Topeka A compromise budget for state government that trims overall spending by three-tenths of 1 percent went Thursday to Gov. Kathleen Sebelius.
The Senate approved the compromise 32-8, and the House approved it 98-26 less than hour later.
The budget, drafted by legislative negotiators, follows most of Sebelius' recommendations for individual agencies and programs for the fiscal year that begins July 1. The measure includes her proposal to give state workers a 3 percent pay raise.
"It's very close to what the governor recommended," Budget Director Duane Goossen said after the Senate vote.
The compromise budget does not resolve the two largest spending issues facing legislators this year, education and transportation funding. Leaders expect decisions on those issues to come just before the Legislature ends its session in early May.
Leaders also expect legislators to consider one final budget bill before the session adjourns, giving them a chance to correct any mistakes, add money for new programs and adjust spending to match revenue estimates that will be made April 20.
The compromise budget does differ with Sebelius on one of her major legislative initiatives. She proposed to increase spending by $6.8 million on Smart Start programs, which provide services such as day care and parent education to families with young children in 19 counties. The state currently spends $3.2 million, and Sebelius' plan would have raised that to $10 million for the next fiscal year.
The compromise budget would increase Smart Start funding by $4.2 million, for a total of $8.4 million for the next fiscal year.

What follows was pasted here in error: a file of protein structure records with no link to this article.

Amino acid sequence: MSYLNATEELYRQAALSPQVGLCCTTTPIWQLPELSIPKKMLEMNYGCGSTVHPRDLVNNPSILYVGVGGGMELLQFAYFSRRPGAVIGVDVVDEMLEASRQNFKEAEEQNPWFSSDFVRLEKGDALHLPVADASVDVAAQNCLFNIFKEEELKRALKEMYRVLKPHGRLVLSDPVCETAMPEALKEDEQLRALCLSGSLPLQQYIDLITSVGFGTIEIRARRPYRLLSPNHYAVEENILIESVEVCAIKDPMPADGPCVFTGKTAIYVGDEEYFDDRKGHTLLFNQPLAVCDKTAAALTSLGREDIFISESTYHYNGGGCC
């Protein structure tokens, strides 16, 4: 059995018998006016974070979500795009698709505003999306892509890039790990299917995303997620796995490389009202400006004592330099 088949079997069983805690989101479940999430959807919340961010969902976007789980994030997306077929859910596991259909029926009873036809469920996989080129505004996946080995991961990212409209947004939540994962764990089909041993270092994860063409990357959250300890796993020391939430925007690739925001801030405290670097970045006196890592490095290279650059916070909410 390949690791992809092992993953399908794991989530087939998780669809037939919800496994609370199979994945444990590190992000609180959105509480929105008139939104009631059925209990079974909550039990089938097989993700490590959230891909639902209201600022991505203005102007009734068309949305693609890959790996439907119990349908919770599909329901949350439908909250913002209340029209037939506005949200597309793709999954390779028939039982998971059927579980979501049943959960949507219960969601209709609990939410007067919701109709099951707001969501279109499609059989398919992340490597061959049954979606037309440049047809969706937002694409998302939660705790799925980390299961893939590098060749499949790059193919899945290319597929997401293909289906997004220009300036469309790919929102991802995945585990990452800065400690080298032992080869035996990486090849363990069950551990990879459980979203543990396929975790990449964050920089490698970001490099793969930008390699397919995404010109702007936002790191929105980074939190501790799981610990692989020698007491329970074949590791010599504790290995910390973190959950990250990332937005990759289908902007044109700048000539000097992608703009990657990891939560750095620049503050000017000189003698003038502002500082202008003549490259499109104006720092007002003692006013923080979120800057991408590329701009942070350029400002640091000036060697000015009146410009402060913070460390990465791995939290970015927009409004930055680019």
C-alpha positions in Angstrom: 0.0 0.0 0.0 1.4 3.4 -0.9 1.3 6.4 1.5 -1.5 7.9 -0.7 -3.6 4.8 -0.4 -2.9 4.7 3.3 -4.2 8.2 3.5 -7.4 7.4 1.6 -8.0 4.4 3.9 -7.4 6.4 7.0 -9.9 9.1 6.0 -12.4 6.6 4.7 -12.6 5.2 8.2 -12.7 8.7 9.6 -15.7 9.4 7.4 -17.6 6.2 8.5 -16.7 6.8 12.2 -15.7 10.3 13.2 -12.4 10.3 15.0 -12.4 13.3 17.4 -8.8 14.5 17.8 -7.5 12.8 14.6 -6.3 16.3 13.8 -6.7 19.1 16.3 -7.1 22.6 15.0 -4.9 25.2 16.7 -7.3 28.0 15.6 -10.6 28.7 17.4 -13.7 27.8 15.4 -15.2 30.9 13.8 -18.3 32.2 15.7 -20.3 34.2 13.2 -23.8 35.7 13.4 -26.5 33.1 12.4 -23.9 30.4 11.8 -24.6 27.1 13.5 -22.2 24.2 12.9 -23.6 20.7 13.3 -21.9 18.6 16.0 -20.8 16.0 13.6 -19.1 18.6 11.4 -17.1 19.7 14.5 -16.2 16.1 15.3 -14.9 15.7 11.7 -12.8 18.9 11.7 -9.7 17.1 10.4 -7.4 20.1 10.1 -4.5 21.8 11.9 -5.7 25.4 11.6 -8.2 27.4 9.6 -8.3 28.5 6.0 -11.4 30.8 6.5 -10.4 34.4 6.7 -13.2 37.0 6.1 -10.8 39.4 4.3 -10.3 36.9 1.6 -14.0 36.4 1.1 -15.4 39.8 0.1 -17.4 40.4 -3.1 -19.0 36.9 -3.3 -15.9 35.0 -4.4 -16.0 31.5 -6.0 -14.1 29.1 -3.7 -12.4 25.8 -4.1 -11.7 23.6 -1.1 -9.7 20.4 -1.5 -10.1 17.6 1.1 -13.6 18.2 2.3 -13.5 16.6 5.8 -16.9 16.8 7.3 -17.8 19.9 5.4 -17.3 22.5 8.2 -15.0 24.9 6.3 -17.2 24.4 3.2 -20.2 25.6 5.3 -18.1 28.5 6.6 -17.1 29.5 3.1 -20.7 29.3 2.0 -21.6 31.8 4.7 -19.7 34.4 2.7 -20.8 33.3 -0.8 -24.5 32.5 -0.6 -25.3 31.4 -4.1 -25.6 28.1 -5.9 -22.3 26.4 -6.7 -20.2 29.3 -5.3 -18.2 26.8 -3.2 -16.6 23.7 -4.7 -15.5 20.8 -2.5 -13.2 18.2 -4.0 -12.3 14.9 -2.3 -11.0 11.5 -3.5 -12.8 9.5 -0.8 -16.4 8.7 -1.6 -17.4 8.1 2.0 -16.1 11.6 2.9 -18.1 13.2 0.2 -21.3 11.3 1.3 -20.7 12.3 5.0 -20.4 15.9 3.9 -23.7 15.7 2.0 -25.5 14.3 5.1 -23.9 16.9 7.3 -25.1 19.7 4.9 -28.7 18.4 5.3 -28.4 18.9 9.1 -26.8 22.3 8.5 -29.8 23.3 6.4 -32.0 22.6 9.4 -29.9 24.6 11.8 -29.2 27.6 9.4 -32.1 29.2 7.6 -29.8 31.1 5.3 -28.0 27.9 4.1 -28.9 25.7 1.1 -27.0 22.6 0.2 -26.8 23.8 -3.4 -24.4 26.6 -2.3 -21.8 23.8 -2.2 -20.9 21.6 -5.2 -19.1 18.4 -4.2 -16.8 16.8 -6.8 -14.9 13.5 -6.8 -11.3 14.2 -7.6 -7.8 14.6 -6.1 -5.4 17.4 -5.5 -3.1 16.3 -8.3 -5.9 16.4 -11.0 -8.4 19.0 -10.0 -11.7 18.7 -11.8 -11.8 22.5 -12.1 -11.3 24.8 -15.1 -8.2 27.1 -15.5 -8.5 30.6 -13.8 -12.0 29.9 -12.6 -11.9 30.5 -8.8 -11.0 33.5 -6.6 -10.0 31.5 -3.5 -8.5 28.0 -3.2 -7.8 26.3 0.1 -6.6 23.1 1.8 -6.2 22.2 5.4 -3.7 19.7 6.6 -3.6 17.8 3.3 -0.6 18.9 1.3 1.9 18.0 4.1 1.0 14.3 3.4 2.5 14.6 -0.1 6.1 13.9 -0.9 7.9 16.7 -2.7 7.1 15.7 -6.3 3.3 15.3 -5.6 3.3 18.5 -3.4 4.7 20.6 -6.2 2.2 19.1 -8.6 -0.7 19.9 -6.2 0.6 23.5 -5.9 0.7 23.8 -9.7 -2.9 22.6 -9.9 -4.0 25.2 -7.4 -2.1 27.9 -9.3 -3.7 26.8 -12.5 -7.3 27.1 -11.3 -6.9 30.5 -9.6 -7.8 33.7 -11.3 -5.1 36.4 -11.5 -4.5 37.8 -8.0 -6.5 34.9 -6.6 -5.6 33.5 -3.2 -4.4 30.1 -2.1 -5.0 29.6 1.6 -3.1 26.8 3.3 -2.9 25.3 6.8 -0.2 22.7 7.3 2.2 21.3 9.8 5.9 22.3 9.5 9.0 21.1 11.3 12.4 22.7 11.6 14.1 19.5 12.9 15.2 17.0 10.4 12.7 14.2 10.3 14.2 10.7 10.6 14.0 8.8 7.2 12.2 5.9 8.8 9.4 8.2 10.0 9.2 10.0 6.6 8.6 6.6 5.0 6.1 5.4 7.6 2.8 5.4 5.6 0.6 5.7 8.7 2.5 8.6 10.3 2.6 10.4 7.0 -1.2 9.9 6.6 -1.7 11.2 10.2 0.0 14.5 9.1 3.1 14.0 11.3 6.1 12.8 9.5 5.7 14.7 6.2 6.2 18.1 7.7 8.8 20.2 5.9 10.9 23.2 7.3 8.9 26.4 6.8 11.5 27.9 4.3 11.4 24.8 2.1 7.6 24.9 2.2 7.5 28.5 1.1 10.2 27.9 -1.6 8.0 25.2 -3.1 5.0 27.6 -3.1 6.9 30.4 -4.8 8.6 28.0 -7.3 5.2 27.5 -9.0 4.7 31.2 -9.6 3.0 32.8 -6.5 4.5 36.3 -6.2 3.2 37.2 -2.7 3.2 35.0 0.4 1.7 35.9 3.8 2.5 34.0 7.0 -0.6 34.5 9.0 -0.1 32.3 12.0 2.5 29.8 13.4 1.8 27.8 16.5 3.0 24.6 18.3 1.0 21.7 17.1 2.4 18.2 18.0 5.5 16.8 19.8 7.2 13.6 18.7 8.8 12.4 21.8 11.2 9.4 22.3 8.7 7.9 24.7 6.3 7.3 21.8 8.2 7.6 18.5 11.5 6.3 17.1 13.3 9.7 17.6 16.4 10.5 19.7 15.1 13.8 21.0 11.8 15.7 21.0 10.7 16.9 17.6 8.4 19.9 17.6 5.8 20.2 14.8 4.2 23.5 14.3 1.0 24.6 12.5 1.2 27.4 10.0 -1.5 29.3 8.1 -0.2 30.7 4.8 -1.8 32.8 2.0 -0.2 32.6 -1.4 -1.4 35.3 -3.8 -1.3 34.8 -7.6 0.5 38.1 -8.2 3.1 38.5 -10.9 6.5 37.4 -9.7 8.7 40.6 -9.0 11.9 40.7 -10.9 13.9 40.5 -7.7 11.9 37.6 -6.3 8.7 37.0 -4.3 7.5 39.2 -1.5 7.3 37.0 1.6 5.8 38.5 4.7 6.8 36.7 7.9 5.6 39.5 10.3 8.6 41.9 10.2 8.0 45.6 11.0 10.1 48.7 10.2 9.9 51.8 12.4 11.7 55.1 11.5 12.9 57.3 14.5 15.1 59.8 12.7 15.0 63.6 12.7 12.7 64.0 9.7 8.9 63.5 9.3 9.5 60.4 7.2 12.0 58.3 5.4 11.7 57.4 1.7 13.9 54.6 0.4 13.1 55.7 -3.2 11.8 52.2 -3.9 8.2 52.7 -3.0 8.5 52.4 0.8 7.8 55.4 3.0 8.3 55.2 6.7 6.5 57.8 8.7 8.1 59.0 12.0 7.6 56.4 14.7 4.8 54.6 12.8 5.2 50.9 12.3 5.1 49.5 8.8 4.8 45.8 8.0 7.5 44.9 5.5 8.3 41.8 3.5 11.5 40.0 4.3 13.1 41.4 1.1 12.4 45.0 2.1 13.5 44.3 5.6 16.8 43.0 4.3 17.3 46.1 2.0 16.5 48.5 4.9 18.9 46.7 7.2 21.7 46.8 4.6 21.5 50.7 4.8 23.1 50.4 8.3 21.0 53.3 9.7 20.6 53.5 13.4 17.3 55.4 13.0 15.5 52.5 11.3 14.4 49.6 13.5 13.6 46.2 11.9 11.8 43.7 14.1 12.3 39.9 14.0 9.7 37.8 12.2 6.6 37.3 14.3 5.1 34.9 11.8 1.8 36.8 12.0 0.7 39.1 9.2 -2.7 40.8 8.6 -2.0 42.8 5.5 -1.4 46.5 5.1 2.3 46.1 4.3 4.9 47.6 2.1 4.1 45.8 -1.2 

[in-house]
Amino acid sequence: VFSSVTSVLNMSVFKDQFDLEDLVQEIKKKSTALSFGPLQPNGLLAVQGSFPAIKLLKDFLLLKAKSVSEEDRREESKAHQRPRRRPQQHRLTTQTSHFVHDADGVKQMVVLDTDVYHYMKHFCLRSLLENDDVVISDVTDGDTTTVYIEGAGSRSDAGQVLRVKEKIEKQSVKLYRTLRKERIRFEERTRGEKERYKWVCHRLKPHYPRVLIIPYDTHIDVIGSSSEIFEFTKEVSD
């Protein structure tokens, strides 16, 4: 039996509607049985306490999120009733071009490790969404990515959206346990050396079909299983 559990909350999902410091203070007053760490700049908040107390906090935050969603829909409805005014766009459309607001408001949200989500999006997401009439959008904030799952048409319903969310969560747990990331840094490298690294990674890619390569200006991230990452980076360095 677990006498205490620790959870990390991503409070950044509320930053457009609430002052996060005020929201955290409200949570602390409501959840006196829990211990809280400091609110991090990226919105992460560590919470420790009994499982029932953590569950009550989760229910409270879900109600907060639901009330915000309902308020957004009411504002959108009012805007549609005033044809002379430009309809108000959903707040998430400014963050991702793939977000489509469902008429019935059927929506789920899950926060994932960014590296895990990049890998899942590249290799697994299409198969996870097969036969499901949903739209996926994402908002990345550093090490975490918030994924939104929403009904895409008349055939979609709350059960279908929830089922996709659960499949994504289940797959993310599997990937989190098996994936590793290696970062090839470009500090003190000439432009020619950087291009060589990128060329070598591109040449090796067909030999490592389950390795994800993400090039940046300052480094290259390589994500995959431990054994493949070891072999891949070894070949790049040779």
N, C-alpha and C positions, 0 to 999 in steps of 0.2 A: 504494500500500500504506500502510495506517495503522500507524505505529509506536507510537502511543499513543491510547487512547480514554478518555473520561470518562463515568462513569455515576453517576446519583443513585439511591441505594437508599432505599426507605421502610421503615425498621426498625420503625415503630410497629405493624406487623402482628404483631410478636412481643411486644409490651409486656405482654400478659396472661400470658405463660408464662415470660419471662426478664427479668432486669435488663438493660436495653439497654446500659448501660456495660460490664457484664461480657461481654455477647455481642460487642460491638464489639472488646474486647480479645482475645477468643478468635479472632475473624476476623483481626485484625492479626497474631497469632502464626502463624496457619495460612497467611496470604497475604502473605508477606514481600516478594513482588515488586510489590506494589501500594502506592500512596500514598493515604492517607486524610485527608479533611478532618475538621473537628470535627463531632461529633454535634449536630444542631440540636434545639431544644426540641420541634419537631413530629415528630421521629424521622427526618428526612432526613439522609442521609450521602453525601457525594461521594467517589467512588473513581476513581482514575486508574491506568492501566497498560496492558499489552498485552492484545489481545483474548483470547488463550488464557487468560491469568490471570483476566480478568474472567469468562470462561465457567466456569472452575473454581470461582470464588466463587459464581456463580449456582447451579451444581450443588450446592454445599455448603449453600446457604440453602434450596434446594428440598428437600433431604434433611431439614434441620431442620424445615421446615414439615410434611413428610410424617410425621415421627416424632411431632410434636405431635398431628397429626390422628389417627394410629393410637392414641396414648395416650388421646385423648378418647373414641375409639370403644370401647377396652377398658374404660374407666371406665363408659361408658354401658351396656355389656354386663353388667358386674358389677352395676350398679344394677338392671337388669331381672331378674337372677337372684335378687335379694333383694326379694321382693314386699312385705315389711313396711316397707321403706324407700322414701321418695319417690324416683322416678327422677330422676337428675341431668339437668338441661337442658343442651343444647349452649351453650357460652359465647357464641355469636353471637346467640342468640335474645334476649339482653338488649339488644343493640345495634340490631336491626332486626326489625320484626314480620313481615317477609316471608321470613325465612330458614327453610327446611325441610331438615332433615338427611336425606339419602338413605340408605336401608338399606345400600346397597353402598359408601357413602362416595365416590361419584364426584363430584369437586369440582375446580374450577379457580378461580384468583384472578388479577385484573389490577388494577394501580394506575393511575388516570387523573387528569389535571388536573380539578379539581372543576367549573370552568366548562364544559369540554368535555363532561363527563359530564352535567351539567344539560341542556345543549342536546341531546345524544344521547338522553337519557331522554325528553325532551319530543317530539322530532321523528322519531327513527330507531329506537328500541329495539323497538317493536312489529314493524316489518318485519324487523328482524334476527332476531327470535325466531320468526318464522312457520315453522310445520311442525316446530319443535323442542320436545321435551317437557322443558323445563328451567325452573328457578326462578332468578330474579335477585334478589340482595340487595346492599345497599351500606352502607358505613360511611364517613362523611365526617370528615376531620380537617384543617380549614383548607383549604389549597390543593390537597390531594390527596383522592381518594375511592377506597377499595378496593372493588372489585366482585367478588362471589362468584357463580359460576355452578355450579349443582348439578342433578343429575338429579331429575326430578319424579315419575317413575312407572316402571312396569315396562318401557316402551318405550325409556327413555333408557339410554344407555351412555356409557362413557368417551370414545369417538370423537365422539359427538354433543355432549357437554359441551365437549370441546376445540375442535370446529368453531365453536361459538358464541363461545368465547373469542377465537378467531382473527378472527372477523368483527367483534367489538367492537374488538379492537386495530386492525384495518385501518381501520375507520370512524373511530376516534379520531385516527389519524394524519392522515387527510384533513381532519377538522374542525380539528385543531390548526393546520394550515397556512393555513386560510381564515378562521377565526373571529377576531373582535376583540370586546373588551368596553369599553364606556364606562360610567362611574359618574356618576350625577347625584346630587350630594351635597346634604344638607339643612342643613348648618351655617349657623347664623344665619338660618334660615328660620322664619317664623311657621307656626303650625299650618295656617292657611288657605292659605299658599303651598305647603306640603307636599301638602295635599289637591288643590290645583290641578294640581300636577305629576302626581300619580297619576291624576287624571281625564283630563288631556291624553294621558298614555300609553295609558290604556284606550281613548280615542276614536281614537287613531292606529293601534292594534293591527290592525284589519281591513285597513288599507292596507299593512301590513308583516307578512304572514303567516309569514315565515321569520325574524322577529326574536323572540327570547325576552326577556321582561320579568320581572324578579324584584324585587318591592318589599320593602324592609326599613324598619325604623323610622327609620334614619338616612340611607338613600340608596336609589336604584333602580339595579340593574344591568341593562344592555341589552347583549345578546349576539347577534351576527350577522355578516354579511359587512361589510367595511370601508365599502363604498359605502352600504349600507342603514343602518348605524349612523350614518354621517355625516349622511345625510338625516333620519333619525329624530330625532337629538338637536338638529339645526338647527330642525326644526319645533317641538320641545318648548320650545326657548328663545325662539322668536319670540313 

In making spending recommendations, Sebelius and legislators were constrained this year by a decision they made last year.
Starting this year, Kansans must pay half of their annual property taxes in May, rather than June, as in previous years. Moving up the deadline artificially inflated property taxes revenues flowing to school districts for the current fiscal year, cutting the state's obligation to provide aid by $163 million.
That gimmick kept the current budget balanced, but the state must put the $163 million back in the budget for the next fiscal year.
As a result, the state's cash reserves would drop from $242 million at the end of June to $110 million at the end of June 2005.
If the state continues to eat up those reserves, it will face increasing taxes in future years just to keep existing programs at their current levels, said Sen. Henry Helgerson.
"Our state is financially out of balance, and we need to take steps to correct it," said Helgerson, D-Wichita, who voted against the compromise budget.